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Traditional Life

“…long ago it was good when we first were made, I wish the same were back again.”
— The Man You Strike in the Back, Cree Chief of the River Band, 1876.1

Cree man For hundreds, and in some cases, thousands, of years prior to 1876, the vast land stretching east to west across the plains and southern boreal forest of present-day central Saskatchewan and Alberta was the hunting and camping ground of four main groups of First Nations peoples: the Algonquin-speaking Cree both Plains Cree and Woodland Cree, collectively known as the Nehiyawak) and Saulteaux (Anishinaabe, Chippewa, or Plains Ojibwa), the Siouan- speaking Nakoda (Assiniboine or Stoney), and the Athapaskan- speaking Chipewyan (Dene). Each of these First Peoples carved out a distinct history in the region, each following its own unique social, political, and spiritual customs and traditions.

Aside from representing three main language groups, the First Peoples who eventually signed Treaty 6 in 1876 also represented two kinds of traditional life. The Chipewyan and the Woodland Cree lived a traditional life in the northern woodlands (for more on this, visit our website People of the Boreal Forest), while the Plains Cree, Saulteaux, and Nakoda maintained their own traditional way of life on the open plains. Life in the northern woodlands and life on the southern plains carried with them their own distinctive challenges. The characteristics of the land shaped each First Nations peoples unique way of life.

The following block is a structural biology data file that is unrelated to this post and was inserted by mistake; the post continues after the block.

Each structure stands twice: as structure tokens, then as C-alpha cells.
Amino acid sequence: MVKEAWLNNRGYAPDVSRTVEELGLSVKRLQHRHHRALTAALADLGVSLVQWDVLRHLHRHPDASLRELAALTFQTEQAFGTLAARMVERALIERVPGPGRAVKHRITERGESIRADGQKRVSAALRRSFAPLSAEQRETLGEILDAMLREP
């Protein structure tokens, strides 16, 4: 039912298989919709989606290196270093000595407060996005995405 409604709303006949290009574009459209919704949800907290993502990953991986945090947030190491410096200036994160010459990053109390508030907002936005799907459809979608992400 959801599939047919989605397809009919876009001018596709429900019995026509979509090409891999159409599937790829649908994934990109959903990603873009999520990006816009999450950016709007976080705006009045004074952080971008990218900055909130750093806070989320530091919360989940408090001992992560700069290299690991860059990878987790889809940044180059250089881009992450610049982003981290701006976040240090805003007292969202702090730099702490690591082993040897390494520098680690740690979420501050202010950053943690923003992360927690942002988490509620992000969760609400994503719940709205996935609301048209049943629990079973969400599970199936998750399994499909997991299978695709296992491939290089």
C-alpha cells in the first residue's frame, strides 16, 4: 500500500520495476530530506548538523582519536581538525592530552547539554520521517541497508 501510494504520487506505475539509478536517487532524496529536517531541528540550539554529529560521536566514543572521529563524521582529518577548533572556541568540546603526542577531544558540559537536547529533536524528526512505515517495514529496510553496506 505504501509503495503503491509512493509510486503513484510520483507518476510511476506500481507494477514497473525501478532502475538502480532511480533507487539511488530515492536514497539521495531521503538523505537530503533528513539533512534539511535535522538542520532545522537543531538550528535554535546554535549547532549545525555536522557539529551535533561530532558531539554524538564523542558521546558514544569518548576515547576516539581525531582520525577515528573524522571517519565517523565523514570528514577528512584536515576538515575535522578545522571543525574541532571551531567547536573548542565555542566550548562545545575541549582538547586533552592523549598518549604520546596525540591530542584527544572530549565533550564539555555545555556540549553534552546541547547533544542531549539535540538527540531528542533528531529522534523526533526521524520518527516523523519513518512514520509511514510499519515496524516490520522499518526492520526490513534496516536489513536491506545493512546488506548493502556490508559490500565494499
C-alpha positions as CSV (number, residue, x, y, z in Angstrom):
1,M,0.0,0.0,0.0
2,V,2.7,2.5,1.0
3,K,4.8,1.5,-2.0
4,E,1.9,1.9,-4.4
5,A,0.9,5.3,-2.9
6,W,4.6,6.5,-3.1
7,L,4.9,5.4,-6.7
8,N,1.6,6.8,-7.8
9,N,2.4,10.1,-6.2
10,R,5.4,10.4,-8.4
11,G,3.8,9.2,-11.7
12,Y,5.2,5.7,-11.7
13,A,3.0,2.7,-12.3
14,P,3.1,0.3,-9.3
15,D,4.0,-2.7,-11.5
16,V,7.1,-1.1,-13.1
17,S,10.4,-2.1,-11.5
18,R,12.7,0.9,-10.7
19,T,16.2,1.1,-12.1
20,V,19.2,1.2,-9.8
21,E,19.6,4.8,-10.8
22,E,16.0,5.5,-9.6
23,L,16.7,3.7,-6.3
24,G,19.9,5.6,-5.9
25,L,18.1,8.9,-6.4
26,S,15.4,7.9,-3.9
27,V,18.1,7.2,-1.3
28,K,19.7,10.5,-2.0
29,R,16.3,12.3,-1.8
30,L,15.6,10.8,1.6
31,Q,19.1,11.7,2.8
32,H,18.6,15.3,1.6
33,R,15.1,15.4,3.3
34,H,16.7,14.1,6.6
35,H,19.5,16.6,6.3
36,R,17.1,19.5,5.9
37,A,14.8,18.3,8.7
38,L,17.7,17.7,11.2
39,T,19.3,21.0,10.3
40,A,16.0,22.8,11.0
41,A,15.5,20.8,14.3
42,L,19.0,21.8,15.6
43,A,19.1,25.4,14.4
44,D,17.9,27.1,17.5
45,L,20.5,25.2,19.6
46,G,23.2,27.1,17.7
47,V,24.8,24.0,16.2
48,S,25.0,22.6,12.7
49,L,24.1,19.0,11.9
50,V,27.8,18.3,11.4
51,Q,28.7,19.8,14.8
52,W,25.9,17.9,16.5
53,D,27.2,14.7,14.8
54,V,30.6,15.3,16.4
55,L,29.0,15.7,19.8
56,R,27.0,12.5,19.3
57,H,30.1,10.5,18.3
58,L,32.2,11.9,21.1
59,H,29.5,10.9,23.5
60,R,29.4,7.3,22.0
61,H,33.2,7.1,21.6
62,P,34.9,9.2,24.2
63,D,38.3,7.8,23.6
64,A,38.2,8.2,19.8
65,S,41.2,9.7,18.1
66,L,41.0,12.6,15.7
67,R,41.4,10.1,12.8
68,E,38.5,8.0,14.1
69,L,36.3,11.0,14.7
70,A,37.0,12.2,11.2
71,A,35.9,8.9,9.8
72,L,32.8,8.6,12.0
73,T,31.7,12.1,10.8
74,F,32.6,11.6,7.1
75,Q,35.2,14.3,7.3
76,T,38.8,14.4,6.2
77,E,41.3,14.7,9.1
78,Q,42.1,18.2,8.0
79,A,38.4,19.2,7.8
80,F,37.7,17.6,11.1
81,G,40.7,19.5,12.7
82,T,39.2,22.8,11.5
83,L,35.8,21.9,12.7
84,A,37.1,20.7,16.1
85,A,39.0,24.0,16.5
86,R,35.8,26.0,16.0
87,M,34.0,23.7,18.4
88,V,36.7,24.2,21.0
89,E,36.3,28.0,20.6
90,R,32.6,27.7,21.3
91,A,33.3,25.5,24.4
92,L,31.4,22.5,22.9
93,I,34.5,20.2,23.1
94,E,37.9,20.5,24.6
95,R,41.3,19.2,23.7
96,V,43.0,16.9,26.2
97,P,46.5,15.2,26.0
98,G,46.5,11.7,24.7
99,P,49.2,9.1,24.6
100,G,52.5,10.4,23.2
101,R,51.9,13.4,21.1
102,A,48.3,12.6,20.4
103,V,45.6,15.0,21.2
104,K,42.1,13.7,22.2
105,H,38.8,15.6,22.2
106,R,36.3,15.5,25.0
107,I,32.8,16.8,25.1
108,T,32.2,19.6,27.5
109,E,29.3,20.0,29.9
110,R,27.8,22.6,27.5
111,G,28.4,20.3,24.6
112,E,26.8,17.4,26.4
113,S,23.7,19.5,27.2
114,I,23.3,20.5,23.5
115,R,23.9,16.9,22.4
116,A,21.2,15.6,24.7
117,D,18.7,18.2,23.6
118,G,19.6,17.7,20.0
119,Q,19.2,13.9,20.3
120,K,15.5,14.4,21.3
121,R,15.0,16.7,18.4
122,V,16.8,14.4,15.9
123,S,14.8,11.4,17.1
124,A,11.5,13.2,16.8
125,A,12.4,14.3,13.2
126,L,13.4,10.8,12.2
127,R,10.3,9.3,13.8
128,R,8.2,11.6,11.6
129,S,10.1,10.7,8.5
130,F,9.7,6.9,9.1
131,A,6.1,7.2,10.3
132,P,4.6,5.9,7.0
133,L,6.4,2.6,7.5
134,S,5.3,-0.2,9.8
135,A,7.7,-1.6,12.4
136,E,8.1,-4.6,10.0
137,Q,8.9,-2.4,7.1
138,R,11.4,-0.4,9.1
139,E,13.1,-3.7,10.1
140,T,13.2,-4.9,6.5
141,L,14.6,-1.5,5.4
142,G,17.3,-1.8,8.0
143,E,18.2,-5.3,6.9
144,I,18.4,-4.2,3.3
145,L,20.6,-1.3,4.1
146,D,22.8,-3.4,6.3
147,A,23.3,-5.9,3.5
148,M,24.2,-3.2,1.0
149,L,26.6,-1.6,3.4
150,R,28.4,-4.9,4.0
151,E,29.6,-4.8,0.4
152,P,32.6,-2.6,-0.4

In this section of the website we explore the histories, traditions, and customs of each of the First Peoples who eventually signed Treaty 6. Though each of these peoples is culturally distinct, as a collective they share an intimate and intertwining relationship with the land, with their neighbouring peoples, and with all living and non-living things present on the land.


1 Alexander Morris, The Treaties of Canada with the Indians of Manitoba and the North-West Territories, including the Negotiations on which they were based, and other Information relating thereto, 1991, Fifth House Publishers, Saskatoon, (Originally published 1880), 215.

Sources:
Morris, Alexander. The Treaties of Canada with the Indians of Manitoba and the North-West Territories, including the Negotiations on which they were based, and other Information relating thereto (1880). Saskatoon: Fifth House Publishers, 1991.

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